a second transition having a second circular opening and a first square opening, said second circular opening coupled to said first circular opening, said first TE11 circular mode signal supplied to said second transition section through said second circular opening, said second transition section gradually transitioning from said second circular opening into said first square opening generating a first TE10 square mode signal and a first TE01 square mode signal from said first TE11 circular mode signal, said first TE10 square mode signal and said first TE11 circular mode signals having approximately equal amplitude and equal phases, said second transition section combining said first TE10 square mode signal and said first TE10 square mode signals to generate a resultant signal, said resultant signal supplied at said first square opening;
a horn having a near field, an interior free of corrugations, and a second and a third square opening, said second square opening coupled to said first square opening and smaller than said third square opening, said resultant signal supplied to said horn through said second square opening, said resultant signal propagating in said horn and radiating from said horn through said third square opening; and,
a reflecting structure being located within said near field of said horn, said third square opening of said horn being closer to said reflecting structure than said second square opening of said horn, said resultant signal incident upon said reflecting structure, said reflecting structure generating an antenna pattern from said resultant signal.
13. A dual mode horn reflector antenna as in claim 12, wherein said reflecting structure is connected to said horn.
14. A dual mode horn reflector antenna as in claim 12, wherein said antenna pattern has approximately equivalent beamwidths in orthogonal planes.
15. A dual mode horn reflector antenna as in claim 12, wherein said equivalent beamwidths occur over a frequency band of approximately 40%.
16. A dual mode horn-reflector antenna as in claim 12, wherein said antenna pattern has a sidelobe level less than or equal to approximately -22 dB.
17. A dual mode horn-reflector antenna as in claim 12, wherein said antenna pattern has a reduced sidelobe level when compared to a conical horn-reflector antenna.
18. A dual mode horn-reflector antenna as in claim 17, wherein said reduced sidelobe level is at least approximately 6 dB.
19. A dual mode horn reflector antenna as in claim 12, wherein said first and second transition sections are formed as a single intragal unit.
20. A dual mode horn reflector antenna as in claim 12, wherein said reflective structure is a sector of a paraboloid of revolution having a focal point and an axis of radiation, said horn having a central axis and a virtual apex coincident with said focal point, said axis of radiation approximately perpendicular to said central axis, said horn connected to said reflective structure.
Description
BACKGROUND OF THE INVENTION

The present invention relates generally to antenna, and more particularly to a dual mode horn reflector antenna having equalized principle plane beamwidths and reduced sidelobes over a large bandwidth of performance.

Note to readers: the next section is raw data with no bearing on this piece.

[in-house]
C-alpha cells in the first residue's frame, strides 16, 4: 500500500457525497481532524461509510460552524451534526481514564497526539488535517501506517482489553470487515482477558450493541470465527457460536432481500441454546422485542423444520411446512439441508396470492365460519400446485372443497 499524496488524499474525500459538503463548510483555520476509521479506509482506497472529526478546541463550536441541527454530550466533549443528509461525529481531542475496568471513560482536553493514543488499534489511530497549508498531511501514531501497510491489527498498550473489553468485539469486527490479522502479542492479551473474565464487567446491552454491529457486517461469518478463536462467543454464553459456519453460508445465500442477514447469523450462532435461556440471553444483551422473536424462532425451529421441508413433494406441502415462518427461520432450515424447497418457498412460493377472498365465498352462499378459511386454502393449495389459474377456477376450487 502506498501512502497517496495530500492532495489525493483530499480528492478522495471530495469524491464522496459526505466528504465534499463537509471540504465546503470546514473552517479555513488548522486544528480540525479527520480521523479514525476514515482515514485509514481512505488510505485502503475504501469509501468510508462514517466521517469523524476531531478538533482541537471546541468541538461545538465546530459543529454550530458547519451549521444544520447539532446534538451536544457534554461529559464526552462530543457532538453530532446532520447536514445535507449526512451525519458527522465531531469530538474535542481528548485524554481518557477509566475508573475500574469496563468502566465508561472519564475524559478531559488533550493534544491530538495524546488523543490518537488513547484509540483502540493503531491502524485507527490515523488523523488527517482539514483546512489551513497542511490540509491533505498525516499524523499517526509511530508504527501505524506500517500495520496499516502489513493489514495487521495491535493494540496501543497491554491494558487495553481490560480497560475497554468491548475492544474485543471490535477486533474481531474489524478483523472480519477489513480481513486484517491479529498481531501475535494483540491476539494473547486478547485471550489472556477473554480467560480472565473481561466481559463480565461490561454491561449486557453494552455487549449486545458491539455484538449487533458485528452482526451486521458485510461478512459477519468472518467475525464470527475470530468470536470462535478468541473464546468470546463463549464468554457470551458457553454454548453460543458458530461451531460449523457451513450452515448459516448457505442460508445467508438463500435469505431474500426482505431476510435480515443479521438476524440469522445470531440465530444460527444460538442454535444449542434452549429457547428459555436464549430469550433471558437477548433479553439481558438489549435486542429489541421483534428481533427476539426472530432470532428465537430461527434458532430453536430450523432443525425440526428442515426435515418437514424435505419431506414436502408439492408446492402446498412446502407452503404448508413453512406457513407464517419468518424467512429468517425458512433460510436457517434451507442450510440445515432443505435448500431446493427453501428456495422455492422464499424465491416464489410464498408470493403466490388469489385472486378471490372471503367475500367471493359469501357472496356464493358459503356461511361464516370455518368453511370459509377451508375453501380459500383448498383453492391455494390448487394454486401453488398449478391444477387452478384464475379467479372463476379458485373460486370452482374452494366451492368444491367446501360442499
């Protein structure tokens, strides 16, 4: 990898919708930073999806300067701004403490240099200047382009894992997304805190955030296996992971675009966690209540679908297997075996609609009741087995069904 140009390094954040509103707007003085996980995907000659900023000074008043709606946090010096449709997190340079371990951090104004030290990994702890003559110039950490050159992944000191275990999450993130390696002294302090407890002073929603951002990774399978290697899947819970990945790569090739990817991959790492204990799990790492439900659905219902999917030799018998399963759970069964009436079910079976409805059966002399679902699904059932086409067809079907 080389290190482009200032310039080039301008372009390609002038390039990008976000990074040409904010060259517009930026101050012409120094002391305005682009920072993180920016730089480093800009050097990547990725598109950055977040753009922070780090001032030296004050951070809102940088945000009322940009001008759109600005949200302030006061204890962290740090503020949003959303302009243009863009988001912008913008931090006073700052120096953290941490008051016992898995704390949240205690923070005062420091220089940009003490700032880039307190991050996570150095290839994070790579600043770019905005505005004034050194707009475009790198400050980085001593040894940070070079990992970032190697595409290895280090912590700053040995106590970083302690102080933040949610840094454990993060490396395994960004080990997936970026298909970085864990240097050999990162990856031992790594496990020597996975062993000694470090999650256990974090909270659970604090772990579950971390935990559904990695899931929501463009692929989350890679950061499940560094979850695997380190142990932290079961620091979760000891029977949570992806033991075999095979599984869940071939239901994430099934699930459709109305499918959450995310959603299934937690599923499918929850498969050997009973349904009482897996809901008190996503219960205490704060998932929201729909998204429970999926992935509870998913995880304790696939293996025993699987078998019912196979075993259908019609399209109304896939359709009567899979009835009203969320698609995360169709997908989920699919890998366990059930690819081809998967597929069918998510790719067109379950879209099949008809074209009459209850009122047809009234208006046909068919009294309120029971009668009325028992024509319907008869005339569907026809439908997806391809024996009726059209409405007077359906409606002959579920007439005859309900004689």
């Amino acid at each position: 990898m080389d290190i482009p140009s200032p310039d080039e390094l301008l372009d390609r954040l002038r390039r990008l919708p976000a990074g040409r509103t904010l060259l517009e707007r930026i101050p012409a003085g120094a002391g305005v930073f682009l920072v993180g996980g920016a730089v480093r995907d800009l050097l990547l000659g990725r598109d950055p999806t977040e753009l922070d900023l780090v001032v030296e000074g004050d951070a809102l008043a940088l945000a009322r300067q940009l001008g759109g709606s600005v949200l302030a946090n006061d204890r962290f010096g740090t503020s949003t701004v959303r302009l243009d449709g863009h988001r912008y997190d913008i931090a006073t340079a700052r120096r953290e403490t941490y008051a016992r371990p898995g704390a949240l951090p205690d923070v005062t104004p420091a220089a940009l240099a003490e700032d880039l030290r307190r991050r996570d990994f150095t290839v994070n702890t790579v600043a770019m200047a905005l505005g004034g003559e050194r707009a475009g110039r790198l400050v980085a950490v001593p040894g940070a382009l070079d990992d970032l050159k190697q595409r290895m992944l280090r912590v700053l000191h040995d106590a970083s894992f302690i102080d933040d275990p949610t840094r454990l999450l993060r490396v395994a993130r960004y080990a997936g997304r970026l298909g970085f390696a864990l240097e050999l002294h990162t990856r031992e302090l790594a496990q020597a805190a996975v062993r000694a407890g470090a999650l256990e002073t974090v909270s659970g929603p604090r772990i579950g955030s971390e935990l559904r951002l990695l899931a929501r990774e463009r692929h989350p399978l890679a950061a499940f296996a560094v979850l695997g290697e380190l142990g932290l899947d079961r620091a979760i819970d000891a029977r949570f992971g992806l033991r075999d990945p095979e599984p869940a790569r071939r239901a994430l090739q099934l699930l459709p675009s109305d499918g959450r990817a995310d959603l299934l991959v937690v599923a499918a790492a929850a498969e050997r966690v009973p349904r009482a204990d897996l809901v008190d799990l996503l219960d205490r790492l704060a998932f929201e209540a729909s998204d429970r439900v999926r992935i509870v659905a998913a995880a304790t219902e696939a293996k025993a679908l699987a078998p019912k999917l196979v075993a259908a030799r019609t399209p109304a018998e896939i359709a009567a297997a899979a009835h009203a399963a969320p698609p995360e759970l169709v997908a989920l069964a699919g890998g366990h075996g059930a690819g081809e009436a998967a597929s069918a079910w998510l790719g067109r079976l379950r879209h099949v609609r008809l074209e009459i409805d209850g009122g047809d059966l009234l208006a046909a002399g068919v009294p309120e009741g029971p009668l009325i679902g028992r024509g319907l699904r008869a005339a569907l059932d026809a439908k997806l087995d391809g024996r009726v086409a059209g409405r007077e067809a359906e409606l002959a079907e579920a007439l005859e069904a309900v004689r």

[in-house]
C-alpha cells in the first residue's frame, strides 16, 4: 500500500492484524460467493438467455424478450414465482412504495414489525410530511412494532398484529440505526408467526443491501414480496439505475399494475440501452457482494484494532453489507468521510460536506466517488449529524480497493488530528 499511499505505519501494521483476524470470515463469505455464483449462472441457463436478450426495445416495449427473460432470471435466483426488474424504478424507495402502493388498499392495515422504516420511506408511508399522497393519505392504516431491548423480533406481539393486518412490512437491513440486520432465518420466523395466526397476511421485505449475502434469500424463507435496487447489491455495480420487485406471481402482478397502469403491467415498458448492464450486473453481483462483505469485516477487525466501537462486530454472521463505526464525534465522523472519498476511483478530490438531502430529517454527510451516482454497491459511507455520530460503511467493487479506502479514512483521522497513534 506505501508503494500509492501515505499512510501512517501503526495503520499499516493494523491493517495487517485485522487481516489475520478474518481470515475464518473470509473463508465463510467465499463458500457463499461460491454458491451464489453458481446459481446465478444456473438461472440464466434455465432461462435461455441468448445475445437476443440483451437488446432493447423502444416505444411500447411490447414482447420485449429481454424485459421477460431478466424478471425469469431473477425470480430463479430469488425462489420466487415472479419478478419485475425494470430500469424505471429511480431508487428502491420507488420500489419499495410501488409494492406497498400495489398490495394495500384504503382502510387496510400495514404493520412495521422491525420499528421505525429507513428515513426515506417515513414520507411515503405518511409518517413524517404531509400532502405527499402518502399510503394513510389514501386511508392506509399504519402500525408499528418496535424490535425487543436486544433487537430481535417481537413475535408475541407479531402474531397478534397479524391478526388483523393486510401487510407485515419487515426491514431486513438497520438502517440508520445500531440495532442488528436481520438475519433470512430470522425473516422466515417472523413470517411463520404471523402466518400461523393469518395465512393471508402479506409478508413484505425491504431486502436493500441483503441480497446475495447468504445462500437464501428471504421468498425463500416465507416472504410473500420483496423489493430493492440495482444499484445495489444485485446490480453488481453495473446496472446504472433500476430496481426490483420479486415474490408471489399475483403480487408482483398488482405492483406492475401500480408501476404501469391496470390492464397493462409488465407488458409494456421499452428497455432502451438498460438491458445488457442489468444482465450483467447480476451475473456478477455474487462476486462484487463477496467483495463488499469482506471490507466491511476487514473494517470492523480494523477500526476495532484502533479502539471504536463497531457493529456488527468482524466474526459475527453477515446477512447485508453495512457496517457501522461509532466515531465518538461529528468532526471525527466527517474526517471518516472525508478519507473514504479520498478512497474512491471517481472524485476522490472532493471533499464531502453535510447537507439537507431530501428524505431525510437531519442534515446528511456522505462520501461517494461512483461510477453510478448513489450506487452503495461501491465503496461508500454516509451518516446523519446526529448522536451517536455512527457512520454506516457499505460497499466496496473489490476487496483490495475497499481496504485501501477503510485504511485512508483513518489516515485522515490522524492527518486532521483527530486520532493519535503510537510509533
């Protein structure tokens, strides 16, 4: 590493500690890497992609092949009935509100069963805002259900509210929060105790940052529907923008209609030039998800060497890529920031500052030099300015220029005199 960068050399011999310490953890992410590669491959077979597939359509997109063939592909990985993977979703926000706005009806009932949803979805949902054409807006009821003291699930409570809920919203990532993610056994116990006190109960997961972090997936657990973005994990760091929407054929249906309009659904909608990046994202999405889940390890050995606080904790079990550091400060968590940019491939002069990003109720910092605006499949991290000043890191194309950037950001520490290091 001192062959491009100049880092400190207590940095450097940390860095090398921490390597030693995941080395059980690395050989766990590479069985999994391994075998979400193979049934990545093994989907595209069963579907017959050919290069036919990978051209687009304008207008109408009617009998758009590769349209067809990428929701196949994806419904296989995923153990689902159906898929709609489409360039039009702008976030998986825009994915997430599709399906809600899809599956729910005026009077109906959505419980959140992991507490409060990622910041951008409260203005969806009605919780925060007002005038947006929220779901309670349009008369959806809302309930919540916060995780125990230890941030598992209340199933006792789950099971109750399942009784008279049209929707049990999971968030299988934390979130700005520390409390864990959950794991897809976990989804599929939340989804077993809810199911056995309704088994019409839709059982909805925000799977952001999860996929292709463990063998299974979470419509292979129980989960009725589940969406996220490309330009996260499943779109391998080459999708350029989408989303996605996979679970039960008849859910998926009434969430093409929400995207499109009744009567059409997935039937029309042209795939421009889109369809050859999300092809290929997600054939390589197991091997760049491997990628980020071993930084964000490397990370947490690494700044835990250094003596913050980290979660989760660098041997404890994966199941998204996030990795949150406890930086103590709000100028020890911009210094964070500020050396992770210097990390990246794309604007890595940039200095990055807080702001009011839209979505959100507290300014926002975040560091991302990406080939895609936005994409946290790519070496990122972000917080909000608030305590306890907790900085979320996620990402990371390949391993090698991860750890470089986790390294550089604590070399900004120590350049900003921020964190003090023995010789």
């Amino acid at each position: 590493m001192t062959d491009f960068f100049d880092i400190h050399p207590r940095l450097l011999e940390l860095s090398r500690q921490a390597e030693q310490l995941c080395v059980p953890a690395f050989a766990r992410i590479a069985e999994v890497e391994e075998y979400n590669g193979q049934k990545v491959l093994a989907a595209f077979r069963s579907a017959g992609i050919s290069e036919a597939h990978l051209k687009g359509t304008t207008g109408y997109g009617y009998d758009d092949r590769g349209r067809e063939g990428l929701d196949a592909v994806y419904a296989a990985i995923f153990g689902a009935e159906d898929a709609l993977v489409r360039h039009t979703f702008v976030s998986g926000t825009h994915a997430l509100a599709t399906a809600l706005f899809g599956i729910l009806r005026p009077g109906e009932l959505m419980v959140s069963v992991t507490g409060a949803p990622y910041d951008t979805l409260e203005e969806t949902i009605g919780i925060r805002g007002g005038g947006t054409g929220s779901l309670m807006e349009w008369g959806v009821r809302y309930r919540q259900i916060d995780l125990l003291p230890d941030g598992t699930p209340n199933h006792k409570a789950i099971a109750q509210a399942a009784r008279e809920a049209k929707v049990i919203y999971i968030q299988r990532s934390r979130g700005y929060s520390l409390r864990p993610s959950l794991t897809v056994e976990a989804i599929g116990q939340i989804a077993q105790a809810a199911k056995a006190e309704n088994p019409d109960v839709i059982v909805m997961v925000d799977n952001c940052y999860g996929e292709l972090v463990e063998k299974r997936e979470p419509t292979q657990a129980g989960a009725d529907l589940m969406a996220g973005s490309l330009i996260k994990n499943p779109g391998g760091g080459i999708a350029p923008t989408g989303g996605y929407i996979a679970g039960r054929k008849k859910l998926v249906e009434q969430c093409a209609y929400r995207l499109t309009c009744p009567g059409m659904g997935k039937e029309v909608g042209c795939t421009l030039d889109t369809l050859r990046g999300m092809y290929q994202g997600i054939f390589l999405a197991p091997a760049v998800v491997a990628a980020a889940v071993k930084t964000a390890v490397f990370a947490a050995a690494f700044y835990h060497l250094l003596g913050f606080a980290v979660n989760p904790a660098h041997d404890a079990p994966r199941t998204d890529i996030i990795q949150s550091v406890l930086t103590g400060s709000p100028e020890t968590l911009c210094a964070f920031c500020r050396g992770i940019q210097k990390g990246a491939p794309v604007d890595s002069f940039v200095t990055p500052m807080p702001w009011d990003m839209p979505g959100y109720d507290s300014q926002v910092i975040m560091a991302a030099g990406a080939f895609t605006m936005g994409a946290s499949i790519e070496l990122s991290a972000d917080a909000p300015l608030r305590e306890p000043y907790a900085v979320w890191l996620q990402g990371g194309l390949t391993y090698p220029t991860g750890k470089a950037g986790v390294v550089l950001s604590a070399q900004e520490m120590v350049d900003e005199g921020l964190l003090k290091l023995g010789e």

Spacecraft communication systems often require medium gain antennas which provide adequate area gains, large bandwidth, equalized principal plane beamwidths and low sidelobes while maintaining a compact physical size. A reflector antenna is typically not a good choice for medium gain applications since the reflector antenna approaches diffraction limitations when used in medium gain applications. A horn antenna is also not a good choice for medium gain applications since the horn becomes excessively large when used in medium to high gain applications. A horn reflector antenna can be a good choice for medium to high gain applications since it is compact in size and can provide approximately medium gain.

A typical horn reflector antenna is comprised of a conical electromagnetic horn and a reflector which is a sector of a paraboloid of revolution, the apex of the horn coincides with the focus of the paraboloid of revolution and the axis of the horn is perpendicular to the axis of the paraboloid. Because of the design, very little energy incident on the reflector is returned into the feed so that mismatch problems are avoided. Also, because of the shielding effect of the horn, side and back lobes are minimized. Therefore, this type of antenna can be quite useful for microwave communications. A more detailed discussion of the conical horn-reflector antenna can be found in "The Electrical Characteristics of the Conical Horn-Reflector Antenna", by J. N. Hines, et. al, published in the Bell System Technical Journal, volume 42, pages 1187-1211, 1963. However, disadvantages in the conical horn-reflector antenna such as unequal principle plane beamwidths and high close in sidelobe levels have prevented the conical horn-reflector antenna from widespread use.

Attempts have been made to equalize the two principle plane beamwidths and reduce the close in sidelobes by using a corrugated horn instead of the typical conical horn. While successful, the machining required to fabricate the corrugated horn section is quite extensive and expensive typically requiring a five axis CNC machine and electroforming the corrugated horn on a mandrel. A more detailed discussion of the corrugated horn-reflector antenna can be found in "The Electrical Characteristics of a Conical Horn-Reflector Antenna Employing a Corrugated Horn", by Ghassan Yassin, et. al., IEEE Transactions on Antennas and Propagation, Vol. 41, No. 3, March 1993.